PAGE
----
The results of the European Parliament elections may shock Brussels into giving the UK a better Brexit deal, Liam Fox claimed today as he sought to put the best gloss on what was set to be a disastrous night for the Tories.
One Tory candidate had predicted the party would struggle to hold more than two of the 19 MEPs it won in 2014 as both Leave and Remain voters desert it.
“I think we’ll do really well to hold on to five, are more likely to win just two and it is not impossible we win none at all,” said the candidate who said they expected to lose their seat.
Dr Fox, the international trade secretary, tried to put the results in continent-wide perspective as he struggled to make the best of the expected drubbing. He suggested that the EU would be more willing to compromise faced with the prospect of an influx of Brexit Party MEPs.
“The results of the European election will be a shock to the body politic of the European Union,” he told Pienaar’s Politics on BBC Radio 5.
“It may make them say that we need to remove the UK and remove the contagion or it may make them say let’s strike a deal, get rid of British MEPs so we can move forward as a EU27.
“I hope after the results tonight that European leaders sit up and take notice that they are taking us down a course which is creating a greater backlash from ordinary European citizens.”
Figures close to Conservative campaign headquarters believed last night that Dan Hannan, a Tory contender in the south-east of England, and Syed Kamal, a candidate in London, may yet scrape home but conceded that the outlook is grim.
Many in the party expected its national vote share to be in single figures and none expected to do any better than fourth, amounting to the worst Conservative electoral performance in modern history.
“There are signs that things aren’t quite as bad in London where our people seem to be more open to the argument that compromise is necessary but that’s very much a lone bright spot,” said a source.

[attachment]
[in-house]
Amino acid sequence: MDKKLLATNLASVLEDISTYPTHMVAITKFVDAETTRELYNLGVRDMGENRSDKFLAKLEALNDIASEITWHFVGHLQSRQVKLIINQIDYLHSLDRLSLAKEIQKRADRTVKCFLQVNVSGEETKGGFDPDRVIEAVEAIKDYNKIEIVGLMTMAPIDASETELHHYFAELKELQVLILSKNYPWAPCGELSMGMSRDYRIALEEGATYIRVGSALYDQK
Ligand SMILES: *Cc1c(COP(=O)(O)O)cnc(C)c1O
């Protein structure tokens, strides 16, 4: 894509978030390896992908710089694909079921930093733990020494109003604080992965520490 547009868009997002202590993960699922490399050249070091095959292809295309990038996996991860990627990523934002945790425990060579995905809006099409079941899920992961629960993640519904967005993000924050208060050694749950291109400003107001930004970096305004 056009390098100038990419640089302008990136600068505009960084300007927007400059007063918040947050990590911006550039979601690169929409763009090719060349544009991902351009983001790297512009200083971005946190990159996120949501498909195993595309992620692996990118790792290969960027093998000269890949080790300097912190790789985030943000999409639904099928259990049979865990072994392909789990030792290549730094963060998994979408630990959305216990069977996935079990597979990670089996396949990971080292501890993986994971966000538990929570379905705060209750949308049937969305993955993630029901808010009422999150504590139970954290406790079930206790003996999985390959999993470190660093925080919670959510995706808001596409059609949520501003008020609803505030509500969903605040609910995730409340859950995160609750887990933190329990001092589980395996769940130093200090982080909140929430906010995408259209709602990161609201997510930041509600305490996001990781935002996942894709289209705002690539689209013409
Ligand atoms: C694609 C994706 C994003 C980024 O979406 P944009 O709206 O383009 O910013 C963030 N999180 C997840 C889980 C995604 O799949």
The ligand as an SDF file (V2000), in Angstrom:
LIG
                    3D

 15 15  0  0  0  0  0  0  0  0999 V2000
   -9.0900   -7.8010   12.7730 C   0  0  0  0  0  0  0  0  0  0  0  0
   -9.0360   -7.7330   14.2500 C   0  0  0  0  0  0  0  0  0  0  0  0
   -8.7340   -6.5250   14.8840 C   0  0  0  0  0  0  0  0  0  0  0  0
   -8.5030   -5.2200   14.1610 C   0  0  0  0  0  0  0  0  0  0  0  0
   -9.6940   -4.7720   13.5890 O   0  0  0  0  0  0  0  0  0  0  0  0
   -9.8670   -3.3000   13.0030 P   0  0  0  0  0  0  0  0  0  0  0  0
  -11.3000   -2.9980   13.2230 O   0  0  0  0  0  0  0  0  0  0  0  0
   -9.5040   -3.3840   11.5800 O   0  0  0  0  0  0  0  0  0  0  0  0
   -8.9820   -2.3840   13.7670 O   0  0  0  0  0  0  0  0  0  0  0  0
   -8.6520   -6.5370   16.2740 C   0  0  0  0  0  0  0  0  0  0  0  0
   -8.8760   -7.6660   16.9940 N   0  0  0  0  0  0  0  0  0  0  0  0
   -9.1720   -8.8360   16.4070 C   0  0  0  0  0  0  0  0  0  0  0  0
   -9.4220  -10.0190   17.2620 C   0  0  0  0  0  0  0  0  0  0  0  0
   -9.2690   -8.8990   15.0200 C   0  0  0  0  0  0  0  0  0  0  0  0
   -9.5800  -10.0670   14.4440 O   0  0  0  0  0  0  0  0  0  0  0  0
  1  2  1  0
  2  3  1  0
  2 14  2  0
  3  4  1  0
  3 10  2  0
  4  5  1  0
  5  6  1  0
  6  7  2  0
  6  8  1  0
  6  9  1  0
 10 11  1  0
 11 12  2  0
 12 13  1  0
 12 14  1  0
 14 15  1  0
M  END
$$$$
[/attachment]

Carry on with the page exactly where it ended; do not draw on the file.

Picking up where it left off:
Mr Hannan had earlier predicted a “total wipeout” when all of today’s results are in. “My sense for what it’s worth is that we are facing a total wipeout – zero MEPs,” Mr Hannan tweeted after polls closed on Thursday night.
Tory MPs determined to oust Theresa May had been sharpening their knives in anticipation of the fall-out from today’s results. Brexiteers had been poised to strike in the days ahead to demand a change in the rules to allow a second confidence vote within a year.
Her announcement on Friday that she will be standing down as party leader on June 7 and as prime minister by the end of July will not entirely spare her from a brutal inquest into both the circumstances and the conduct of the Conservative campaign. Mrs May made just one appearance in a much-mocked event in Bristol, did not produce a manifesto and refused to authorise all-but essential spending on mailshots.
The blame will not attach itself exclusively to Number 10 however. A number of Conservative MPs came close to actively calling on previous Tory supporters to register their protest by supporting Nigel Farage’s Brexit Party.
On the other side of the divide two Conservative peers, Lord Heseltine and Lord Cooper, were suspended from the Tory whip for stating their intention to vote for the Liberal Democrats.